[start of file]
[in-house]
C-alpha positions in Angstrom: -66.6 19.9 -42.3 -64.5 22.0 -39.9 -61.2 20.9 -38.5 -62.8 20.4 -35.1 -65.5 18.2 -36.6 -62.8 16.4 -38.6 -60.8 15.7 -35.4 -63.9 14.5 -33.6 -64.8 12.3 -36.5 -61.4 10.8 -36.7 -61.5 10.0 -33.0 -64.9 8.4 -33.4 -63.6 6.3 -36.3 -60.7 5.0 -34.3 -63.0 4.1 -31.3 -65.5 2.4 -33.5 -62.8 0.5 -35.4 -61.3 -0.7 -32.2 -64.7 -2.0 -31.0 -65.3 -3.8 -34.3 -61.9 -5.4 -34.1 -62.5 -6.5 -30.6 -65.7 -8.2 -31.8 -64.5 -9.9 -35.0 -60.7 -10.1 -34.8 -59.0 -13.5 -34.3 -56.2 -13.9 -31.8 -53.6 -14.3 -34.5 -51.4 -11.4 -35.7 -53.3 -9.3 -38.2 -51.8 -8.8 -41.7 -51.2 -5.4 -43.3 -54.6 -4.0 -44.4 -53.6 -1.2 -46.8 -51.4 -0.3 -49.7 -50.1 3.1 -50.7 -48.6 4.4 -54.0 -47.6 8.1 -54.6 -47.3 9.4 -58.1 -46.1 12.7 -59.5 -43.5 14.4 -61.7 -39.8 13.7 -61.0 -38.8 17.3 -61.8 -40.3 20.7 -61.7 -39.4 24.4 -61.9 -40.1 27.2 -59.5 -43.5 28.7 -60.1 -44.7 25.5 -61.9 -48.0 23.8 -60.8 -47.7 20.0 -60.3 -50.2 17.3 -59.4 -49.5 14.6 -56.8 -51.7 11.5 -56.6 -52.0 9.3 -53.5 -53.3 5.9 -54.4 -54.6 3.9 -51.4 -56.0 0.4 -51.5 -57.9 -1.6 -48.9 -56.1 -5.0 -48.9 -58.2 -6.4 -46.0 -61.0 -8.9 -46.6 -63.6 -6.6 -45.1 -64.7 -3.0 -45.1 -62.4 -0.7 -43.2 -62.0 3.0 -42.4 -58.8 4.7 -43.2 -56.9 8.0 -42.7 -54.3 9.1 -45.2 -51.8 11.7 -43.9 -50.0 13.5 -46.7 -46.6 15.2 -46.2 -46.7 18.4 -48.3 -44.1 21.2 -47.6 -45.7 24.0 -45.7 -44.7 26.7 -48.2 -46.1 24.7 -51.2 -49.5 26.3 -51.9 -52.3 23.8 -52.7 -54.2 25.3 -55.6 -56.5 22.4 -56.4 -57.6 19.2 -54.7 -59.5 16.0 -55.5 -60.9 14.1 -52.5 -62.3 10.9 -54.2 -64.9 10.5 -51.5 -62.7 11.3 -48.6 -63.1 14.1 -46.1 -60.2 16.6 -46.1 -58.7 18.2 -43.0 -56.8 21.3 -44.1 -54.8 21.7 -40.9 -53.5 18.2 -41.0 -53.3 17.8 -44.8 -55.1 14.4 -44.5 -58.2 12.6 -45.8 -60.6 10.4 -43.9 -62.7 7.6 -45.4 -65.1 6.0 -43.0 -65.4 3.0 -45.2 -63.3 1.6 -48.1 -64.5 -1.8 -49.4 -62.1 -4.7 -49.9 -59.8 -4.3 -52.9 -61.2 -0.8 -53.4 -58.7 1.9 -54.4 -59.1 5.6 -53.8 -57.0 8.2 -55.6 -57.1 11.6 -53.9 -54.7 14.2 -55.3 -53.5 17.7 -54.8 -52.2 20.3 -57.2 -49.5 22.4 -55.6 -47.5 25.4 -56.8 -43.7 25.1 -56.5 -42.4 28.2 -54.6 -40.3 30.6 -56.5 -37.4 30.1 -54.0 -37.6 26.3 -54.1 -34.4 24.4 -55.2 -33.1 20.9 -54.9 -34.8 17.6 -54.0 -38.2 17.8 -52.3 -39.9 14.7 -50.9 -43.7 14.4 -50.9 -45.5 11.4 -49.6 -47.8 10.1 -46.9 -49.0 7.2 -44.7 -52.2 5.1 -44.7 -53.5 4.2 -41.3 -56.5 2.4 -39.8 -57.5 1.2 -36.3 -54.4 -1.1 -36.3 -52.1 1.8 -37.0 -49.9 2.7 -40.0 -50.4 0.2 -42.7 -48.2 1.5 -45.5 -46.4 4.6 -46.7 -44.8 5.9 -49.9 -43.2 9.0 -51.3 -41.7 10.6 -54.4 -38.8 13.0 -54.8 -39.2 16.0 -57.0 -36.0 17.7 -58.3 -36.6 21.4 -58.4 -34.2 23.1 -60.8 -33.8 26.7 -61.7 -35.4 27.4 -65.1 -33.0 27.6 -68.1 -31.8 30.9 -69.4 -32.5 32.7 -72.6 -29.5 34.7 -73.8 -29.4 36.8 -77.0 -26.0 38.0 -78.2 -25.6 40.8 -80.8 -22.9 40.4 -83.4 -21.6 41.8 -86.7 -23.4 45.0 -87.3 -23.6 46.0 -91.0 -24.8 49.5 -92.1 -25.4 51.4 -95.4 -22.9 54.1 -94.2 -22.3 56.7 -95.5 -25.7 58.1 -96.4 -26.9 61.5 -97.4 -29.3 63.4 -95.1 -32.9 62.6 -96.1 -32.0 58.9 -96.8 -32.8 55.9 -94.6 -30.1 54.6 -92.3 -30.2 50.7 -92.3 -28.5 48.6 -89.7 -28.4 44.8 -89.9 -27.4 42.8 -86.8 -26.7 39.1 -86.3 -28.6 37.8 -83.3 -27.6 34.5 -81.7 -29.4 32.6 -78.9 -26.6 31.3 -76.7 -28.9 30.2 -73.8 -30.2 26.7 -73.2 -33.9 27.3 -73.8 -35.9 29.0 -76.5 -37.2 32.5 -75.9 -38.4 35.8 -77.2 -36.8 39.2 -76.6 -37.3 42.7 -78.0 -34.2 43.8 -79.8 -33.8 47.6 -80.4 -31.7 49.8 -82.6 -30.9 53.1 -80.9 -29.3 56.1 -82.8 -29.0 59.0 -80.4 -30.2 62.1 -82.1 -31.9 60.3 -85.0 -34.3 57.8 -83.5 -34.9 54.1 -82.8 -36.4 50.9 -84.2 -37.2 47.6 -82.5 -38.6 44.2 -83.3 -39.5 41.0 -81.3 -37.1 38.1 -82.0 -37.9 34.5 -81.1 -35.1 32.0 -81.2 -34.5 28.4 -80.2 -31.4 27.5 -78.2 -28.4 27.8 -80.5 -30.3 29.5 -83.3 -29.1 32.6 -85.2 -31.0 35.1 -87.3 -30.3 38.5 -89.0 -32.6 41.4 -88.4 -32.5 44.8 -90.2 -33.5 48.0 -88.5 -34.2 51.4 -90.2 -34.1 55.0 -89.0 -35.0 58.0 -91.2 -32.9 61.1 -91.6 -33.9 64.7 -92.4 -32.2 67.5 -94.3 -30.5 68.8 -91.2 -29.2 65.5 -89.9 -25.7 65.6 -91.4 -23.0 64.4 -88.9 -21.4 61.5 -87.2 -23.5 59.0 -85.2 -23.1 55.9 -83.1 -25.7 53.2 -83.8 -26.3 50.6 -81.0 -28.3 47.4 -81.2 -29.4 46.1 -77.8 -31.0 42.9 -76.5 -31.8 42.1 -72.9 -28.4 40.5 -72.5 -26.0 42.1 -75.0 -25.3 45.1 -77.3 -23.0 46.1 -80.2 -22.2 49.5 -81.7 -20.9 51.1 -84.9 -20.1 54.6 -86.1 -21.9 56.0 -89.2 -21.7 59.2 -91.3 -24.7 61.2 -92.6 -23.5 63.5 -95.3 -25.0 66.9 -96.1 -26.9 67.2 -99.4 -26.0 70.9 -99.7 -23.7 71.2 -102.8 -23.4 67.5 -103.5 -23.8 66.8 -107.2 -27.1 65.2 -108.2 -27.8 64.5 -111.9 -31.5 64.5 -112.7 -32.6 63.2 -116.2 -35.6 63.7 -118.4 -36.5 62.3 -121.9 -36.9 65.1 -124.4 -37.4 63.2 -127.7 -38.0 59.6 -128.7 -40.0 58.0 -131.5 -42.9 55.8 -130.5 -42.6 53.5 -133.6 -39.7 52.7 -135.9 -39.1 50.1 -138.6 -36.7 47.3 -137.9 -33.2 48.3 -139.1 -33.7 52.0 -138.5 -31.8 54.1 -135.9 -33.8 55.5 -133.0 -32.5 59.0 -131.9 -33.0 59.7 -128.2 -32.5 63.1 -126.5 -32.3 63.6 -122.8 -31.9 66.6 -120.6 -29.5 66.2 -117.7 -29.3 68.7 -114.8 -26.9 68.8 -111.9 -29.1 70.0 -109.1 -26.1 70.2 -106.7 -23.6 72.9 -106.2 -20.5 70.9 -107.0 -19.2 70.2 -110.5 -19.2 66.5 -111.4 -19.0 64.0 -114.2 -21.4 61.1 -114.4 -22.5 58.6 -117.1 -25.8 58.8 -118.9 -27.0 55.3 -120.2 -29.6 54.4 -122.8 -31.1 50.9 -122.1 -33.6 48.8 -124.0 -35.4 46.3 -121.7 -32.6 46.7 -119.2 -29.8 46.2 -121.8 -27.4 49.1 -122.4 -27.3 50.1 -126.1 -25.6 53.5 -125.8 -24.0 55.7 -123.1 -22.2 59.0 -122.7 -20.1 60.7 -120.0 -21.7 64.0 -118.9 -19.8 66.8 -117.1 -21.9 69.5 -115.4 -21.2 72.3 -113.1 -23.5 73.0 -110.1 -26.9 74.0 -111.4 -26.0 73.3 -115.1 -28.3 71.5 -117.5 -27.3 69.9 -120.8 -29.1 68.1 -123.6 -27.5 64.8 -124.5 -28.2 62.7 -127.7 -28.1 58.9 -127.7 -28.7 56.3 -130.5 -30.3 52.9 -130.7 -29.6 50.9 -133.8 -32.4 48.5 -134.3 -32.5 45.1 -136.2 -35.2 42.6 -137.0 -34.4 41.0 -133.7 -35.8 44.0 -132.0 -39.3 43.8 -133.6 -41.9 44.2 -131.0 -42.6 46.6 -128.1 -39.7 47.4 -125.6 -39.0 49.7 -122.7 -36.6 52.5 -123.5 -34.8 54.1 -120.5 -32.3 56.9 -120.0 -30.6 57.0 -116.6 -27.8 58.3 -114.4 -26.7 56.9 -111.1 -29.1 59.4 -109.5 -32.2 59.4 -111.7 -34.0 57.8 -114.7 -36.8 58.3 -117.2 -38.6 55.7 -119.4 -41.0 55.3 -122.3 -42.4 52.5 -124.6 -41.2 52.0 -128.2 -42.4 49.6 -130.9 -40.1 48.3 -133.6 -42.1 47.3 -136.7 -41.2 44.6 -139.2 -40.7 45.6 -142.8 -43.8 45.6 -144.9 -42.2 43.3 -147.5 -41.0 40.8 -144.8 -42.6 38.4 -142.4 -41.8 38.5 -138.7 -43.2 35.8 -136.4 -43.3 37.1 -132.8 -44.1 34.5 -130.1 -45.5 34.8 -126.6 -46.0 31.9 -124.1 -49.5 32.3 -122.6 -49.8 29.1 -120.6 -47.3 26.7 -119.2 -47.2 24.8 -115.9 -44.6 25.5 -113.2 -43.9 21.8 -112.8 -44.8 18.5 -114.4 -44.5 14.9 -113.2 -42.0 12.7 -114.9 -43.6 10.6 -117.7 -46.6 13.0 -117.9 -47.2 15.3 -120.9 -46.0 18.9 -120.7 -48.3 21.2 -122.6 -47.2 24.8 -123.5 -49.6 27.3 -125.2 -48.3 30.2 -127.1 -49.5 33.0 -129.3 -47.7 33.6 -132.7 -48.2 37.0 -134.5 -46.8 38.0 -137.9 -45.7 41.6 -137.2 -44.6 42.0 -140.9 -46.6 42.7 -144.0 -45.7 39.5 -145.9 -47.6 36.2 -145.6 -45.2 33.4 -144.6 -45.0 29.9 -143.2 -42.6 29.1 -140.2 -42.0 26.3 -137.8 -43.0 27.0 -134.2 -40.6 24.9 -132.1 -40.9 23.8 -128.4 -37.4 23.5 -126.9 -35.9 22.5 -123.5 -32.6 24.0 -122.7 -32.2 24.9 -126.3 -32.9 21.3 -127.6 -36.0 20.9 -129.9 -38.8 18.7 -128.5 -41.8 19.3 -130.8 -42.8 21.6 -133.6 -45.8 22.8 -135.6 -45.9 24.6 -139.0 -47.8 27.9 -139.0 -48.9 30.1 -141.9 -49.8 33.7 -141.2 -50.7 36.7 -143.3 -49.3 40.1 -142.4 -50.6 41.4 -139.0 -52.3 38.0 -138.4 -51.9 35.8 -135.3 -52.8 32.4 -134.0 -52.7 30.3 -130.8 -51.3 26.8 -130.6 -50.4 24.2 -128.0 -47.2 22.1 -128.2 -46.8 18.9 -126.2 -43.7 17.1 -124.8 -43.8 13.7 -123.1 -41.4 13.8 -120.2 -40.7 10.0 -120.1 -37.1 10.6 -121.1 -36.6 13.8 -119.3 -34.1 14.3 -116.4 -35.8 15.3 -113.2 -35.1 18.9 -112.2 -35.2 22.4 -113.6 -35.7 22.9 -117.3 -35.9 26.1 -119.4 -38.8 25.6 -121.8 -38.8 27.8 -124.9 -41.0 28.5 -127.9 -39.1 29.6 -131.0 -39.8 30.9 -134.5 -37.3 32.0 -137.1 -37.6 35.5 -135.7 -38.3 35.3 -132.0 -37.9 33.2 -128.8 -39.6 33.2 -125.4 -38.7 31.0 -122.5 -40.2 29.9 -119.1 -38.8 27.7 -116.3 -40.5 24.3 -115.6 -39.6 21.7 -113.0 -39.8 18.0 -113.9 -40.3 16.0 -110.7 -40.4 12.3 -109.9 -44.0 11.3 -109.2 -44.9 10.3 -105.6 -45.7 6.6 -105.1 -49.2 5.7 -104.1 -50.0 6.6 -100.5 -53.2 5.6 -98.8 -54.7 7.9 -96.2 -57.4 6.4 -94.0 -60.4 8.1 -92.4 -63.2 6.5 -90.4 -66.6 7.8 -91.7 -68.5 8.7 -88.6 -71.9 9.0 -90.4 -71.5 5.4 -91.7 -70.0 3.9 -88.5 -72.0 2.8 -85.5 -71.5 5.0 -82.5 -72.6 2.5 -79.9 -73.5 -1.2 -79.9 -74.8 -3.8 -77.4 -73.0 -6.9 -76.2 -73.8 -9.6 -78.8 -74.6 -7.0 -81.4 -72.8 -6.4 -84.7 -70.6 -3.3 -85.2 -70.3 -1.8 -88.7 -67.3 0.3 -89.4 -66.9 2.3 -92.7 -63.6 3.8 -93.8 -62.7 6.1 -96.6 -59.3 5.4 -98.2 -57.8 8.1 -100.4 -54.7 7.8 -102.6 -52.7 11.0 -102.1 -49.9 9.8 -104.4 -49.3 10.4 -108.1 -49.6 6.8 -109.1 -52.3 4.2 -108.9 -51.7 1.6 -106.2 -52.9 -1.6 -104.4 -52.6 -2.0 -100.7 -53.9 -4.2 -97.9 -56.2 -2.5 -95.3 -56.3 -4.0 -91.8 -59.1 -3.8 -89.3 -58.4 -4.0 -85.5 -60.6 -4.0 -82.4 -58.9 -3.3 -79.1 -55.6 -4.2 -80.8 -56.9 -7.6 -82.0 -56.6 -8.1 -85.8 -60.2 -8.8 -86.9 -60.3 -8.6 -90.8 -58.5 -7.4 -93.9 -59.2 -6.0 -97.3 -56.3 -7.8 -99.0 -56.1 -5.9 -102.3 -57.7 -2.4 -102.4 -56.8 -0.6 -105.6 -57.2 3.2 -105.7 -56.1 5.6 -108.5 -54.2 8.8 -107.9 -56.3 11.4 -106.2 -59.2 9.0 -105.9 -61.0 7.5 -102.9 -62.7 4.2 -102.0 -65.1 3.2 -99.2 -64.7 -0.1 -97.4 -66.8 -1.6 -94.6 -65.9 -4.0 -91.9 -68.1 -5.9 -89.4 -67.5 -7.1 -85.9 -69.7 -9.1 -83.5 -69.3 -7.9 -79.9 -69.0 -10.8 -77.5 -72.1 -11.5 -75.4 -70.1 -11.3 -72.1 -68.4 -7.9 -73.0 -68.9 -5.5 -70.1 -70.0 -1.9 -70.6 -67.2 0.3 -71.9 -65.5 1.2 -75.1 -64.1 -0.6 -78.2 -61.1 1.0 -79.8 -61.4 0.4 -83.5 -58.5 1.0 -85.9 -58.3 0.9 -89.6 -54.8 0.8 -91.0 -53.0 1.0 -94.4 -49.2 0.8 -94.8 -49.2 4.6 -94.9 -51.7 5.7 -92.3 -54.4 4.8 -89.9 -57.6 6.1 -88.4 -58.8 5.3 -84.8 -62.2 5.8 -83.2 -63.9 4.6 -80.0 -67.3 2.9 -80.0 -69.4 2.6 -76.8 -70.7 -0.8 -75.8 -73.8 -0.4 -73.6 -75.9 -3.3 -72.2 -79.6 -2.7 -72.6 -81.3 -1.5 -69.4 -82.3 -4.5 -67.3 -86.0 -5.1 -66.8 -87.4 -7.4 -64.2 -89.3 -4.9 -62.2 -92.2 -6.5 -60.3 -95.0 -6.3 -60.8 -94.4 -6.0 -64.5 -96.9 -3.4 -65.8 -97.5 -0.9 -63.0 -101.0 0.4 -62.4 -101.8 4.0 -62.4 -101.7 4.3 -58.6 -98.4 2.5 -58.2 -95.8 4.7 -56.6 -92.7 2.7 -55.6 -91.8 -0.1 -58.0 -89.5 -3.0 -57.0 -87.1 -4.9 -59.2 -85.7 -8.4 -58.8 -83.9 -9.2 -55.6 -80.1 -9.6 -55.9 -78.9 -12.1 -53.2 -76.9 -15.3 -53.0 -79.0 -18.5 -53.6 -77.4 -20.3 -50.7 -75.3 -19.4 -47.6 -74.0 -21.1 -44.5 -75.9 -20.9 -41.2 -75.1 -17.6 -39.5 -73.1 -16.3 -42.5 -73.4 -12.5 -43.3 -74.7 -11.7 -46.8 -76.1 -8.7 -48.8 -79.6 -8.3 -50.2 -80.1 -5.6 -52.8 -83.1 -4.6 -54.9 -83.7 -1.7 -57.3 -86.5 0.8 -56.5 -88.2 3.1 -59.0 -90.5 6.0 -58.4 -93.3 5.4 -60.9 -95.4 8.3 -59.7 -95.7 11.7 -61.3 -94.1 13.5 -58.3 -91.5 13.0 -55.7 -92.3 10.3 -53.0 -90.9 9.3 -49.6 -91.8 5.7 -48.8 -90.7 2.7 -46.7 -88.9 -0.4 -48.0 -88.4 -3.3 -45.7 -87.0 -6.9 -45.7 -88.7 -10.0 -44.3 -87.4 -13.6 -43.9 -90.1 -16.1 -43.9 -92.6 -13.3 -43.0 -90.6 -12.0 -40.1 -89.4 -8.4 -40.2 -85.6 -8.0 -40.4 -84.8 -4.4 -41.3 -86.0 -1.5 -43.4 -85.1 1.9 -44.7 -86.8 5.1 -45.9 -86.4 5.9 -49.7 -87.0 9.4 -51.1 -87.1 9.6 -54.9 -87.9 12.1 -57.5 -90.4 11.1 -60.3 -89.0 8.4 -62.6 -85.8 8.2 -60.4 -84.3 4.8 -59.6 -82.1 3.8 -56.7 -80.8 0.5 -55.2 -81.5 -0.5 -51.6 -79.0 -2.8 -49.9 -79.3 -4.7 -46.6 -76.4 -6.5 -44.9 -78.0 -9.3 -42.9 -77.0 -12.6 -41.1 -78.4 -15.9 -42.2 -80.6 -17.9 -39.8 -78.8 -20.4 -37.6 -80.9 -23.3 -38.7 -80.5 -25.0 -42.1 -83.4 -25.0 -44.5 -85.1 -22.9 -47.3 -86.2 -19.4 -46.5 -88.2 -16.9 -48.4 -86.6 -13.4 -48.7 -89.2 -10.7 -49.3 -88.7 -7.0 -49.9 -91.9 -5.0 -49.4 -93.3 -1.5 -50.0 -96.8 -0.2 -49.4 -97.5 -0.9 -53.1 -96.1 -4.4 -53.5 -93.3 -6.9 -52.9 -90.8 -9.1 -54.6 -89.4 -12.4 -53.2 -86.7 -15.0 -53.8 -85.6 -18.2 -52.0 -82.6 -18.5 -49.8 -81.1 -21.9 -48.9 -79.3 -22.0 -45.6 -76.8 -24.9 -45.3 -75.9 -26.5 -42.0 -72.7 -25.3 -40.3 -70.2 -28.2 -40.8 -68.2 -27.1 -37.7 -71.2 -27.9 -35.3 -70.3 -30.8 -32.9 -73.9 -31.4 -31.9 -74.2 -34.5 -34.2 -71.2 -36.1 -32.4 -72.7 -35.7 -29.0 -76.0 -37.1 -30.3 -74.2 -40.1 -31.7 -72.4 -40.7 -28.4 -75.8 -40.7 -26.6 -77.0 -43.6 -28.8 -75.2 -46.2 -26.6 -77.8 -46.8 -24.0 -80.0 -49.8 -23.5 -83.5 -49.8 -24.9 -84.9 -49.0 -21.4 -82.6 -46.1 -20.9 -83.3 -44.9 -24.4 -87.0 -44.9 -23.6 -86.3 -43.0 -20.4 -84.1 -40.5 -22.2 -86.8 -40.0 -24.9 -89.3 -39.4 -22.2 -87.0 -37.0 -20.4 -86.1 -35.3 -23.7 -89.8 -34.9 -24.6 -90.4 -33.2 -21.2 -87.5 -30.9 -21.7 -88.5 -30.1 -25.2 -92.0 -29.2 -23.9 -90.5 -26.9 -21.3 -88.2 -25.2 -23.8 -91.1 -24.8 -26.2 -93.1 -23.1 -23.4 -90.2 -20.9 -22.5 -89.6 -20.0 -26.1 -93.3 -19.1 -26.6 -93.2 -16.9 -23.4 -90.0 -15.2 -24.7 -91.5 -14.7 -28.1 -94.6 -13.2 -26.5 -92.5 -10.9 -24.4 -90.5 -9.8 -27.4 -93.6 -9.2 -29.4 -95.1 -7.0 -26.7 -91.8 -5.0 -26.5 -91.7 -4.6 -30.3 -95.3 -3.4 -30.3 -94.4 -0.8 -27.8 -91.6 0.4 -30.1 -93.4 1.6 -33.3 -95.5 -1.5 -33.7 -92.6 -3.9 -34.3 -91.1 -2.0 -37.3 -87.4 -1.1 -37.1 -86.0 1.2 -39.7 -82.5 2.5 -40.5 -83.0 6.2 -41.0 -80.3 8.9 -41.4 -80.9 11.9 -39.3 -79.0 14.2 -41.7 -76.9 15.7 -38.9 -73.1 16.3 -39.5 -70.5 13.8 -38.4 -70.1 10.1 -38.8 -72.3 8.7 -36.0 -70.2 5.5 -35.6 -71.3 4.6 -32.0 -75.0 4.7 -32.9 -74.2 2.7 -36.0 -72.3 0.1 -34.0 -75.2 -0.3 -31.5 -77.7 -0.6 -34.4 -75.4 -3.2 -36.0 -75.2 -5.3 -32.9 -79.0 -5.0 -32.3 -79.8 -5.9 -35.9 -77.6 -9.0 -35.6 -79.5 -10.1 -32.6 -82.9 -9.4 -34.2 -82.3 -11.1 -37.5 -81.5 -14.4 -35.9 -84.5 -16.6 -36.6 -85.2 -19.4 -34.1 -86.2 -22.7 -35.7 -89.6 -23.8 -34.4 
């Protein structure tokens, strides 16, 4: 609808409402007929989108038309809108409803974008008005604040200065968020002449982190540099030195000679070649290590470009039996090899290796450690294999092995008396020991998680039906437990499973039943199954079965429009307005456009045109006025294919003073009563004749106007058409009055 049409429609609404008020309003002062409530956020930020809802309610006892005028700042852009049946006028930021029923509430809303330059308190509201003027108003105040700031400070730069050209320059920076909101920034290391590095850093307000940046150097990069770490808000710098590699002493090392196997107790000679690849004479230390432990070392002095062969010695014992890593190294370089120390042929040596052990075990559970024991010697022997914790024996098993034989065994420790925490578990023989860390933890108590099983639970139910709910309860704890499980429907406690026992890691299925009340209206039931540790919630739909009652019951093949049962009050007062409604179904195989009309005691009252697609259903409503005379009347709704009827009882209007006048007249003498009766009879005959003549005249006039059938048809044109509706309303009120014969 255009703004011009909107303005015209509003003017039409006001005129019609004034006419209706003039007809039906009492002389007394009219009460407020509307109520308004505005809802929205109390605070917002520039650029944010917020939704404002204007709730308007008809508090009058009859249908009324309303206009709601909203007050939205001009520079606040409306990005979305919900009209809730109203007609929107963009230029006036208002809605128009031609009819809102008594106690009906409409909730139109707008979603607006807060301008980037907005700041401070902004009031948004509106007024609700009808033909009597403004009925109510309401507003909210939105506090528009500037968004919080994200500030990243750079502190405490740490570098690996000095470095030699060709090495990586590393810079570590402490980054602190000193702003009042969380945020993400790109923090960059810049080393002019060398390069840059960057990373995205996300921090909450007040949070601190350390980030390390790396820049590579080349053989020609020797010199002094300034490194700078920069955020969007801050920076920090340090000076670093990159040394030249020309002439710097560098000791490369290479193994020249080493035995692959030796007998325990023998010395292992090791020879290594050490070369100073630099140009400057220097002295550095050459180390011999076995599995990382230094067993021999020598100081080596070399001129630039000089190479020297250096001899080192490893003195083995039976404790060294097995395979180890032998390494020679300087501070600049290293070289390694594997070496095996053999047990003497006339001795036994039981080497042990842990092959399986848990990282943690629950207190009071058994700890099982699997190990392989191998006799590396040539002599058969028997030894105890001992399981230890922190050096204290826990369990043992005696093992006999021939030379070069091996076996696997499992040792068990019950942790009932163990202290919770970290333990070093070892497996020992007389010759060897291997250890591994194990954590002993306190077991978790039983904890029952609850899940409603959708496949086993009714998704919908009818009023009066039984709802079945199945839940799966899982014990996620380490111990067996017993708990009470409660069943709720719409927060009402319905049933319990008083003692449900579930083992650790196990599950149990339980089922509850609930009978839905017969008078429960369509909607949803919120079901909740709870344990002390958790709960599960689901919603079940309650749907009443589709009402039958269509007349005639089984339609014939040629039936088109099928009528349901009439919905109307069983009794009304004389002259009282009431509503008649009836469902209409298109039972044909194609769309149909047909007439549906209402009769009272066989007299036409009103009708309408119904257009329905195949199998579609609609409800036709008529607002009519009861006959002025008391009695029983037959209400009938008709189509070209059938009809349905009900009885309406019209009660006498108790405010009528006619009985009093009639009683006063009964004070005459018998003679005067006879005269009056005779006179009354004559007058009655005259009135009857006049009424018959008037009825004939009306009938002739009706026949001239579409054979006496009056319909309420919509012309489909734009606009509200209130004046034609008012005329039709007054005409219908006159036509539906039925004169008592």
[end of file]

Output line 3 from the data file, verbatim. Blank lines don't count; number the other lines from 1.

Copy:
């Protein structure tokens, strides 16, 4: 609808409402007929989108038309809108409803974008008005604040200065968020002449982190540099030195000679070649290590470009039996090899290796450690294999092995008396020991998680039906437990499973039943199954079965429009307005456009045109006025294919003073009563004749106007058409009055 049409429609609404008020309003002062409530956020930020809802309610006892005028700042852009049946006028930021029923509430809303330059308190509201003027108003105040700031400070730069050209320059920076909101920034290391590095850093307000940046150097990069770490808000710098590699002493090392196997107790000679690849004479230390432990070392002095062969010695014992890593190294370089120390042929040596052990075990559970024991010697022997914790024996098993034989065994420790925490578990023989860390933890108590099983639970139910709910309860704890499980429907406690026992890691299925009340209206039931540790919630739909009652019951093949049962009050007062409604179904195989009309005691009252697609259903409503005379009347709704009827009882209007006048007249003498009766009879005959003549005249006039059938048809044109509706309303009120014969 255009703004011009909107303005015209509003003017039409006001005129019609004034006419209706003039007809039906009492002389007394009219009460407020509307109520308004505005809802929205109390605070917002520039650029944010917020939704404002204007709730308007008809508090009058009859249908009324309303206009709601909203007050939205001009520079606040409306990005979305919900009209809730109203007609929107963009230029006036208002809605128009031609009819809102008594106690009906409409909730139109707008979603607006807060301008980037907005700041401070902004009031948004509106007024609700009808033909009597403004009925109510309401507003909210939105506090528009500037968004919080994200500030990243750079502190405490740490570098690996000095470095030699060709090495990586590393810079570590402490980054602190000193702003009042969380945020993400790109923090960059810049080393002019060398390069840059960057990373995205996300921090909450007040949070601190350390980030390390790396820049590579080349053989020609020797010199002094300034490194700078920069955020969007801050920076920090340090000076670093990159040394030249020309002439710097560098000791490369290479193994020249080493035995692959030796007998325990023998010395292992090791020879290594050490070369100073630099140009400057220097002295550095050459180390011999076995599995990382230094067993021999020598100081080596070399001129630039000089190479020297250096001899080192490893003195083995039976404790060294097995395979180890032998390494020679300087501070600049290293070289390694594997070496095996053999047990003497006339001795036994039981080497042990842990092959399986848990990282943690629950207190009071058994700890099982699997190990392989191998006799590396040539002599058969028997030894105890001992399981230890922190050096204290826990369990043992005696093992006999021939030379070069091996076996696997499992040792068990019950942790009932163990202290919770970290333990070093070892497996020992007389010759060897291997250890591994194990954590002993306190077991978790039983904890029952609850899940409603959708496949086993009714998704919908009818009023009066039984709802079945199945839940799966899982014990996620380490111990067996017993708990009470409660069943709720719409927060009402319905049933319990008083003692449900579930083992650790196990599950149990339980089922509850609930009978839905017969008078429960369509909607949803919120079901909740709870344990002390958790709960599960689901919603079940309650749907009443589709009402039958269509007349005639089984339609014939040629039936088109099928009528349901009439919905109307069983009794009304004389002259009282009431509503008649009836469902209409298109039972044909194609769309149909047909007439549906209402009769009272066989007299036409009103009708309408119904257009329905195949199998579609609609409800036709008529607002009519009861006959002025008391009695029983037959209400009938008709189509070209059938009809349905009900009885309406019209009660006498108790405010009528006619009985009093009639009683006063009964004070005459018998003679005067006879005269009056005779006179009354004559007058009655005259009135009857006049009424018959008037009825004939009306009938002739009706026949001239579409054979006496009056319909309420919509012309489909734009606009509200209130004046034609008012005329039709007054005409219908006159036509539906039925004169008592």